A knife that has been subjected to rust will have a surface marred by oxidation, which makes the steel susceptible to the re-formation of rust in the imperfections in the steel’s surface. Consequently, it is wise to take care of your knives from the outset to prevent rust formation.
There are some do’s and don’ts regarding knife care to prevent rust on your kitchen knives. We will start with some situations and actions you should avoid subjecting your knife to and then move on to action steps to prevent rust.
1. Do Not Wash Your Knife In A Dishwasher
A dishwasher is a convenient and timesaving kitchen appliance, but it wreaks havoc on knives. Dirty dishes can be cleaned in a dishwasher without a problem, but you should never wash your knives in this appliance.
Dishwashers use high water pressure combined with heat, salt, and abrasive detergents to clean dishes and utensils. This harsh environment in the dishwasher can make the rust problem even worse, and it can damage the cutting edge and handle of the knife.
It is always preferable to wash your knives by hand. This process does not take long and will prevent rust from forming on the blade if the knife is properly dried after washing.
TIP: Dishwashers are a great modern convenience that helps to eliminate some of the tiresome household chores like washing dishes, but they are not great for all forms of cutlery. Find out more in the article below:
Guide: Why Dishwashers Ruin Knives & What Knives Are Safe
2. Do Not Leave Your Knife To Dry On The Drying Rack
As we have seen from our discussions on the cause of rust, moisture and oxygen are key ingredients for the formation of rust.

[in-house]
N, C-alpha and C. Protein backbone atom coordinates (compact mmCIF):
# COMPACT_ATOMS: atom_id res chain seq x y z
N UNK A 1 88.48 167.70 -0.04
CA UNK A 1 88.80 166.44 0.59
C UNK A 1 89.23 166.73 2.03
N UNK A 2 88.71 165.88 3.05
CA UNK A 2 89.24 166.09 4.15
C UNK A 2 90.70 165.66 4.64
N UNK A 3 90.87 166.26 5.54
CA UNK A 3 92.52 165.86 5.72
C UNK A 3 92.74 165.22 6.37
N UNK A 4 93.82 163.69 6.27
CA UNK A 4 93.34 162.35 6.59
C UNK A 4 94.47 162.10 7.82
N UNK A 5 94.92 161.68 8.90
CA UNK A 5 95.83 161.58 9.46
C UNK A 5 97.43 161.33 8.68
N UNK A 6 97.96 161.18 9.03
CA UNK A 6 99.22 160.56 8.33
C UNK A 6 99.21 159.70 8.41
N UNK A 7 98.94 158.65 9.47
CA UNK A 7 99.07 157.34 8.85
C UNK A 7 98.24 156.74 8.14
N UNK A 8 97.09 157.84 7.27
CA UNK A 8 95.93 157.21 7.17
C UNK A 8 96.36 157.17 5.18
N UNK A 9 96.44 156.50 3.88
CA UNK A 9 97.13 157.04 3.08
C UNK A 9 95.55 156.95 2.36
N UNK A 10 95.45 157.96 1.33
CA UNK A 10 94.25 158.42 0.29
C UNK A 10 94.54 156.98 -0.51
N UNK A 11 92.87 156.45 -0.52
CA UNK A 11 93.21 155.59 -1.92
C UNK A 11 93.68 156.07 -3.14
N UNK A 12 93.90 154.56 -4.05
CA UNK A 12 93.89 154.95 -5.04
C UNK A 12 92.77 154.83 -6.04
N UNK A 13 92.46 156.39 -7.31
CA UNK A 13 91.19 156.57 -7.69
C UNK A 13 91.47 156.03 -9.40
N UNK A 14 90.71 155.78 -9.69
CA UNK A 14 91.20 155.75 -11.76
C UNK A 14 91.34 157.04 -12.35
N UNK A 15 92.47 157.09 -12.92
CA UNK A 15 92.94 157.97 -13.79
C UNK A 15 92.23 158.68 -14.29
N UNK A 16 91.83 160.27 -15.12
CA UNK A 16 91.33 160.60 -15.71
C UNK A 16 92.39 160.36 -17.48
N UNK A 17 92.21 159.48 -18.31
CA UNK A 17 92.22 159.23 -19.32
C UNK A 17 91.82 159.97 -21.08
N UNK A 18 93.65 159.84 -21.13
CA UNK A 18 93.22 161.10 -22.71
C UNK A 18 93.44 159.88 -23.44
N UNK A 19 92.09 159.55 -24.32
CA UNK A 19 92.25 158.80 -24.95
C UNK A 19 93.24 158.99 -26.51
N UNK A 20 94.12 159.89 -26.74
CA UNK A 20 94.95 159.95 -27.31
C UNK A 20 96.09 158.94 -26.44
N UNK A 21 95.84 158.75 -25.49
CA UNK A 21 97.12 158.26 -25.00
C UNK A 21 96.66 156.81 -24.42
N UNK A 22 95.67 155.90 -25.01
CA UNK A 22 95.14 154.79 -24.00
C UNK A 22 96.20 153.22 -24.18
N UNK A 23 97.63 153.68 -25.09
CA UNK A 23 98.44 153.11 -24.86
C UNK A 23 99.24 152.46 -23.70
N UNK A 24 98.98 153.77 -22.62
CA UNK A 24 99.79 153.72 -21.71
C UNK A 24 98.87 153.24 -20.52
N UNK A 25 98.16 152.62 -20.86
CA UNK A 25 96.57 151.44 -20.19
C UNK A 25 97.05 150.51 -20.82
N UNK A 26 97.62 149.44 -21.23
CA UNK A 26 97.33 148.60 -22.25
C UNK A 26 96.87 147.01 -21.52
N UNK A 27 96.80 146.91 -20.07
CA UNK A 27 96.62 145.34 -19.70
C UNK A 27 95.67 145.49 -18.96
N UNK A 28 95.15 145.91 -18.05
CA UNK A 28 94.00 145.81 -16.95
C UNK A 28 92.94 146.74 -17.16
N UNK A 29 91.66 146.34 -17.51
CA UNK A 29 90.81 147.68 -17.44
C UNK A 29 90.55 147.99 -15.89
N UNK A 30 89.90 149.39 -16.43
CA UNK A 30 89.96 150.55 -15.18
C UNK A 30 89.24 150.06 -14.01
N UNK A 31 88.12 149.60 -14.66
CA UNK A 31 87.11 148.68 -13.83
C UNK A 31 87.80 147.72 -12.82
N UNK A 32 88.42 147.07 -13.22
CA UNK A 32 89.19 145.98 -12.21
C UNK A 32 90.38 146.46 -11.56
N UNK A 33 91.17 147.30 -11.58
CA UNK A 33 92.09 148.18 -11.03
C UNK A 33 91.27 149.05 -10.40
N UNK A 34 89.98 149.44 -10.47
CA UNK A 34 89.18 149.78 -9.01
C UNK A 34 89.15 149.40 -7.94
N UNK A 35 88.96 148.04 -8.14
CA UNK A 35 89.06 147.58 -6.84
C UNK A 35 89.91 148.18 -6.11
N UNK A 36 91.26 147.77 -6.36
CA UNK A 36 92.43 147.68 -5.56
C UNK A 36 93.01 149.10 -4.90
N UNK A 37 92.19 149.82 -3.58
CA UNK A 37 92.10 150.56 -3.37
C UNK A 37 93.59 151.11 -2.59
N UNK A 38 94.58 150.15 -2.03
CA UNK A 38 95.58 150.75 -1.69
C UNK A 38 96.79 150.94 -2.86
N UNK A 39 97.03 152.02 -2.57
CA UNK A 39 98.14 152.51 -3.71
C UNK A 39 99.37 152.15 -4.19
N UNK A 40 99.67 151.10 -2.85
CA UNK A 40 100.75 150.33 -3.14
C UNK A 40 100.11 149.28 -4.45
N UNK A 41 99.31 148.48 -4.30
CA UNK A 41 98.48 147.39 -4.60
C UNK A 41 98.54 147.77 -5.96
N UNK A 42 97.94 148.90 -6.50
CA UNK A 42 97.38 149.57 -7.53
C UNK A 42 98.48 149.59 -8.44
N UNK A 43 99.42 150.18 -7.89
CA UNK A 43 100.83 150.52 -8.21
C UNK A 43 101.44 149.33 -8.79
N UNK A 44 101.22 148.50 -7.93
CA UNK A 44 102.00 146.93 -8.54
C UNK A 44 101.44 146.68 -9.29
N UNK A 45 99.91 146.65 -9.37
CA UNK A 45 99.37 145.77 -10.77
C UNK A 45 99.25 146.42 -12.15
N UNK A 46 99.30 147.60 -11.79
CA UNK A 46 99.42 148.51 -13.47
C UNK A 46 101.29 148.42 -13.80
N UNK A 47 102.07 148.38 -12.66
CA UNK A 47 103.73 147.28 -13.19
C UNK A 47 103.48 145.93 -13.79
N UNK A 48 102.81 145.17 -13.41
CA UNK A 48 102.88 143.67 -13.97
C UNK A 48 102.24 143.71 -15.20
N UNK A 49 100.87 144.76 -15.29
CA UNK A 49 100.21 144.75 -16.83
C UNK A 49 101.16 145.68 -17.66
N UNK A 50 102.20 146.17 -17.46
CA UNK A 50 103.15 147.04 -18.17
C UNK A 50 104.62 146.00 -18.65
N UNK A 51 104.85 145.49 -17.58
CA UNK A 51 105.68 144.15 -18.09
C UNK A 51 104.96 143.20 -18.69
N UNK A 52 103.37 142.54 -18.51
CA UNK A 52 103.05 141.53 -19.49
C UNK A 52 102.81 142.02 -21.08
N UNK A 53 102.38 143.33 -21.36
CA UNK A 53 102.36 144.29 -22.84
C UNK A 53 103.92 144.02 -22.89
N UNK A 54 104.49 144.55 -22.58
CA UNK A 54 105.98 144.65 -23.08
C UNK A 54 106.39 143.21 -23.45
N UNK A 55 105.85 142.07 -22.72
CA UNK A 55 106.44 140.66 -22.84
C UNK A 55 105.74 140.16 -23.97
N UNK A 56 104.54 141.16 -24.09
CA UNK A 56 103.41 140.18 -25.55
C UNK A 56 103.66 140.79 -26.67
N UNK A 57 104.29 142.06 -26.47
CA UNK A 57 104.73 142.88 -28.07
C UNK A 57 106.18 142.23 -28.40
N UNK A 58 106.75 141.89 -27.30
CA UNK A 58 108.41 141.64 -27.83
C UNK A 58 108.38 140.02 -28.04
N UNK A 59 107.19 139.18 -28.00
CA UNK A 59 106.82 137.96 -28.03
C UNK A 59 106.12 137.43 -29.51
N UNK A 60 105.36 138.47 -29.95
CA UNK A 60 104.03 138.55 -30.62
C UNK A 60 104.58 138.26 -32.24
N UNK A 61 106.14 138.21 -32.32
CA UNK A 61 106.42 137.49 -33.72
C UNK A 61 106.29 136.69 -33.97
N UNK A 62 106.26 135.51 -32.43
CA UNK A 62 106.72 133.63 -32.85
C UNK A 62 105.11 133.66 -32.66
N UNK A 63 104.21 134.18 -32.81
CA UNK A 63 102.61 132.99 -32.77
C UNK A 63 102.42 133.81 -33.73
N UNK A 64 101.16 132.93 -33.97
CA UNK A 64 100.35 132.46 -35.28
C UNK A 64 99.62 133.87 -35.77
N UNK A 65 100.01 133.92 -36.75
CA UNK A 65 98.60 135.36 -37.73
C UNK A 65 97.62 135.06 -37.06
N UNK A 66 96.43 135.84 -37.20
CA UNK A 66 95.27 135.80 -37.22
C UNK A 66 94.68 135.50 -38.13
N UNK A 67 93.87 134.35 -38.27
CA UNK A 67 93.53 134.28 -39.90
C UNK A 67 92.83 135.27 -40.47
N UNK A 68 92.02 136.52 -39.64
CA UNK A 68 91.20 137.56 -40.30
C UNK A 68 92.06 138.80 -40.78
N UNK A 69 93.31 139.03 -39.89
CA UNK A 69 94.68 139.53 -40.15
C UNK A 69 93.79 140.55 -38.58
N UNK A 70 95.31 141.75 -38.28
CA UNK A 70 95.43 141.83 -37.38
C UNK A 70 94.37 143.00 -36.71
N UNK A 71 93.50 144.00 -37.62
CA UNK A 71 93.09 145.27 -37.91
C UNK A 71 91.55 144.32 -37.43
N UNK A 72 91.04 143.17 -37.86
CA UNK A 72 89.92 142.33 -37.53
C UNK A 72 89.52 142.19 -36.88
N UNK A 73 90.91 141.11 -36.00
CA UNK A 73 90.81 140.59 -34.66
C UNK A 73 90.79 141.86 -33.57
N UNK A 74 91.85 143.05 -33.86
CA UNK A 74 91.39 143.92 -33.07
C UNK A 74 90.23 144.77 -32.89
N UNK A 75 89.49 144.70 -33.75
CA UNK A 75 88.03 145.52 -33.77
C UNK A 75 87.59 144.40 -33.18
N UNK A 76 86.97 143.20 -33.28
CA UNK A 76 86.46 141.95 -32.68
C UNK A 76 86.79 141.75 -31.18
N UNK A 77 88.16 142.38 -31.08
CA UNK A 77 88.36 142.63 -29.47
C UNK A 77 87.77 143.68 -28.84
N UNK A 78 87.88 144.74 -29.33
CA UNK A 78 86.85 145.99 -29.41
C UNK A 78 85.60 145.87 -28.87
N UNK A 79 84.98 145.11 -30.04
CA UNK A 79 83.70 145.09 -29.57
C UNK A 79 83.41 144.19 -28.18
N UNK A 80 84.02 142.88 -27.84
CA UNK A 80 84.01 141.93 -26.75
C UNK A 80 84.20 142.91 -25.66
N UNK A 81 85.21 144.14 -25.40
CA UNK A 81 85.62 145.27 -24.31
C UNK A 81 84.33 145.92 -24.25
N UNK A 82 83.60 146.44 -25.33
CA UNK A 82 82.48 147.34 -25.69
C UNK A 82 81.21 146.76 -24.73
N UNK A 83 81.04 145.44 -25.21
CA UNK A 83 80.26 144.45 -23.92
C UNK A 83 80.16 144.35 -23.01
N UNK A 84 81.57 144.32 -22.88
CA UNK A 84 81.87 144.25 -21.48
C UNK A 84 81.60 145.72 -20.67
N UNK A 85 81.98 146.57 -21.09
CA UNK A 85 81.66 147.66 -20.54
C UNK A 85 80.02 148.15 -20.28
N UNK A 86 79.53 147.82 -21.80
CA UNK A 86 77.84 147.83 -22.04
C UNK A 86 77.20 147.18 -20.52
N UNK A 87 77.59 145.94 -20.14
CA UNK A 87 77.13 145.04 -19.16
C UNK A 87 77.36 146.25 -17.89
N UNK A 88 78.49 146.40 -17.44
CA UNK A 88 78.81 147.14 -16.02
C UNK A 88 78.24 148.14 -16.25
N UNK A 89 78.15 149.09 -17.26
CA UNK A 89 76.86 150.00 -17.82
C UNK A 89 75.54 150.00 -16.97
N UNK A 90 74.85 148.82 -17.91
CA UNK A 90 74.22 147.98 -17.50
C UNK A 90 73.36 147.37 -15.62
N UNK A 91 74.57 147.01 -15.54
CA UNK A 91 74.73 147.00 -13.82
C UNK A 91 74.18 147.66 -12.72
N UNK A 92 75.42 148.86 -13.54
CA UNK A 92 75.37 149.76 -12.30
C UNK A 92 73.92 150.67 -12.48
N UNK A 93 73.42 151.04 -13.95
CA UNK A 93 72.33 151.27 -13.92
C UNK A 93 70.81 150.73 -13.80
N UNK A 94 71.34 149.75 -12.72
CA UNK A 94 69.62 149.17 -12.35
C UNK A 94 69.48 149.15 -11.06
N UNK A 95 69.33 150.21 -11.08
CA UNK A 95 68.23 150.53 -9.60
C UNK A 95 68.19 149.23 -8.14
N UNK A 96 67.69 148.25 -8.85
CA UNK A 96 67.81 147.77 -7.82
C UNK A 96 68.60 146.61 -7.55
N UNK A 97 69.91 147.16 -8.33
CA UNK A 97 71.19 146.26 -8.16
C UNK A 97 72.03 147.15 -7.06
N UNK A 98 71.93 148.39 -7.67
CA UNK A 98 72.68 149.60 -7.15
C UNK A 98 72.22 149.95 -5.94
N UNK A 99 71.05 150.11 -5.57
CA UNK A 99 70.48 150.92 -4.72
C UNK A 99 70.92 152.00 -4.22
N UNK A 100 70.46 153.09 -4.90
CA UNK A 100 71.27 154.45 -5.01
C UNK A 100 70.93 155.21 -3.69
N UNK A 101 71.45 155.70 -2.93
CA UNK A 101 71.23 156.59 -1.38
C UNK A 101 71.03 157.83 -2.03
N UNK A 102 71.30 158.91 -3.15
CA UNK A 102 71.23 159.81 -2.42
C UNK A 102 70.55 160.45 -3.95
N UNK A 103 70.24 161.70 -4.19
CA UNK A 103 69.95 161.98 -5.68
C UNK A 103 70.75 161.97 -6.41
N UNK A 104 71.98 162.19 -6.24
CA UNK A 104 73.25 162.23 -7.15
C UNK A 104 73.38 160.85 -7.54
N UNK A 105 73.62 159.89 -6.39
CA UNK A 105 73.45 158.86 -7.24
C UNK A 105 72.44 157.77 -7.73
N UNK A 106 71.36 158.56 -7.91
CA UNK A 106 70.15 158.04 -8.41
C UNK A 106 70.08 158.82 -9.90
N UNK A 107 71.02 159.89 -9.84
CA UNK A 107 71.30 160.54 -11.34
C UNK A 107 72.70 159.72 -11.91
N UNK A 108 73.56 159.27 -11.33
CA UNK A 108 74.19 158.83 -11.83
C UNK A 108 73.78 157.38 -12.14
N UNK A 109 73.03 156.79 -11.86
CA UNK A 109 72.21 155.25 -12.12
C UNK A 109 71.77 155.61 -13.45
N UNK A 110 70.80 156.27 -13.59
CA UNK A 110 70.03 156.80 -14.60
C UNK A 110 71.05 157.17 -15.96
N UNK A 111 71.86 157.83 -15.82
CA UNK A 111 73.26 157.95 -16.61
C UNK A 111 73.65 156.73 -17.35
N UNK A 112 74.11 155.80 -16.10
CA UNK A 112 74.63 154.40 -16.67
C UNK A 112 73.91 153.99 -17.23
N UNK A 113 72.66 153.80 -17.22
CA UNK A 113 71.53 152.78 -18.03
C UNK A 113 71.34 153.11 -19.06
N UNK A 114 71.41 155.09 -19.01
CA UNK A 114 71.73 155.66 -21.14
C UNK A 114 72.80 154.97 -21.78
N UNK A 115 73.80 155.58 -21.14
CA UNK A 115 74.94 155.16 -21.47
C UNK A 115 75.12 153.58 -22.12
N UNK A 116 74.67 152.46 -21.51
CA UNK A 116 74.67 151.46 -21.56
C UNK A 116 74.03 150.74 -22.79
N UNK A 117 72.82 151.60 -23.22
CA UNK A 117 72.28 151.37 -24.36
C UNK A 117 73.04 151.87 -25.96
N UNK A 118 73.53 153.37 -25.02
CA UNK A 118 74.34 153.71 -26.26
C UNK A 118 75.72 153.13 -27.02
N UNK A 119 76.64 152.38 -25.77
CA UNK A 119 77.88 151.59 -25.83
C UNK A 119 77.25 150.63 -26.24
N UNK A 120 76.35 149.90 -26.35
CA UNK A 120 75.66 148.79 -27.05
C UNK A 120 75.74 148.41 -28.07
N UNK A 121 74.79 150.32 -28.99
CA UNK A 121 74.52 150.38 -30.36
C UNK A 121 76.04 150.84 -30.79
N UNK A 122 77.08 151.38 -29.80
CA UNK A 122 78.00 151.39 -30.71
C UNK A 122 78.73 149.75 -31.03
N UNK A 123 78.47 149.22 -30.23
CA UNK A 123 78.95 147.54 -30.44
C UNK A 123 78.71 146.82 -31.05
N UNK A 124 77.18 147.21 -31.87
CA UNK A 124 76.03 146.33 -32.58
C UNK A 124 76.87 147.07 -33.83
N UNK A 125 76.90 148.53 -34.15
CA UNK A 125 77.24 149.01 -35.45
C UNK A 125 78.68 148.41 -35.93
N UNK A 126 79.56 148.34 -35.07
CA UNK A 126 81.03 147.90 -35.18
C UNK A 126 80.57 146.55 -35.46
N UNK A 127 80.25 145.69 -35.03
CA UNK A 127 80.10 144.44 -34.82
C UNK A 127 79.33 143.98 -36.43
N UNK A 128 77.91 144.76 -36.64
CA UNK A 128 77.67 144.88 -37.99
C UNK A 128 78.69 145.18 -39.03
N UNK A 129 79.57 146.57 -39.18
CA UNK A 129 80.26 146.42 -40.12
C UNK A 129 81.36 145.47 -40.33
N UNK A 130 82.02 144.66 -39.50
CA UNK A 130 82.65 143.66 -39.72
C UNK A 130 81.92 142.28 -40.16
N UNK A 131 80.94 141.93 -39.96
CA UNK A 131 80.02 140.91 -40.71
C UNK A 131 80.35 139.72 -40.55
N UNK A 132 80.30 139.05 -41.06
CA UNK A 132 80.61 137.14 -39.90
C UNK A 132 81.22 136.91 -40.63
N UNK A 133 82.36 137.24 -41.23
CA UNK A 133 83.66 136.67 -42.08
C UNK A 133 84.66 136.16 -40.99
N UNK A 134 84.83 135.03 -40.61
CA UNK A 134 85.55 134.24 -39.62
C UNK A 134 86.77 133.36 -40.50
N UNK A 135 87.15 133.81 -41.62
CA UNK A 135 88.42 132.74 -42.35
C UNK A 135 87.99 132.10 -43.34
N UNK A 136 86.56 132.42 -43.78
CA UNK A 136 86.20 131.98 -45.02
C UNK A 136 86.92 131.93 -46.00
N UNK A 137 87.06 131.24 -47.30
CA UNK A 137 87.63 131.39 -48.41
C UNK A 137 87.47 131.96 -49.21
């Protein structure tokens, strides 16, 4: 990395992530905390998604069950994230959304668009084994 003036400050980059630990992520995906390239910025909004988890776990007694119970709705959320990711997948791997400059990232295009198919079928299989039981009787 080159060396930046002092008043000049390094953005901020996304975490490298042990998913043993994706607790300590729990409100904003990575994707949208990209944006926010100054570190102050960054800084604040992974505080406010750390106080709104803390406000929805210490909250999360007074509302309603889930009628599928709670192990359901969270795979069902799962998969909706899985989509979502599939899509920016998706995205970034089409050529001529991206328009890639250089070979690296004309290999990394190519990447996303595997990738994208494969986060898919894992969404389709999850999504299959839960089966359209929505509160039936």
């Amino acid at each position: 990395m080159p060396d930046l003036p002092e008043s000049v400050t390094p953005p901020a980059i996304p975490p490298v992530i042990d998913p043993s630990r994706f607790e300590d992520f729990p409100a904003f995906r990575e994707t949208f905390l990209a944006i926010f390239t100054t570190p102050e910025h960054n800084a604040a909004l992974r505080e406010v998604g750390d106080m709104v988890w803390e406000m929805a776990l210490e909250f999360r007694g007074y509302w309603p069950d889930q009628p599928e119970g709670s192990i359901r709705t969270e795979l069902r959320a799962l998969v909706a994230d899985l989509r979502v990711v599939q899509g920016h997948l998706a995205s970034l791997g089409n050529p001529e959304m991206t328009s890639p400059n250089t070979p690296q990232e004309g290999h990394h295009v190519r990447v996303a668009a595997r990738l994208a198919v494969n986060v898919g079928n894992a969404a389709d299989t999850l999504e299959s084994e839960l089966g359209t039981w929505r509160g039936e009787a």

Washing a kitchen knife and leaving it on the drying rack to air-dry exposes the steel to rust-forming conditions.
Always dry your kitchen knives with a clean cloth after washing to remove moisture and reduce the risk of rust forming on the blade.
3. Don’t Let Knives Soak In Water
If the knife has been used for a particularly messy or sticky job, you may be tempted to soak the knife in water to help dissolve the mess on the knife.
This is not a good idea, particularly with carbon steel knives. The extended exposure to water will result in rust forming very quickly on the steel.
Rather use warm soapy water and a kitchen sponge to clean the stubborn dirt from the blade. A sponge with a scourer on one side can also be used, but take care not to apply excessive pressure; otherwise, you can scratch the steel.
4. Always clean Your Knives After Use
After a busy evening of cooking and preparing a meal, you may be tempted to leave the dishes, including your knives, in the kitchen sink and wash them the next day.
This is a recipe for rust developing on your knives. The moisture from the food you processed with your knife will remain on the steel for an extended period, giving rust a chance to gain a foothold on the steel.
5. Allow a Patina To Develop On Cabon Steel Knives
Many people are not aware of the benefit of patina on carbon steel knives. When the steel begins to discolor, they view it as staining which must be removed.
Many knife owners scrub the patina or the “perceived stain” off with a scourer or steel wool to restore the knife to shiny steel.
Patina will help prevent rust formation, and it gives the blade character. Rather leave the patina on the blade to act as a protective layer.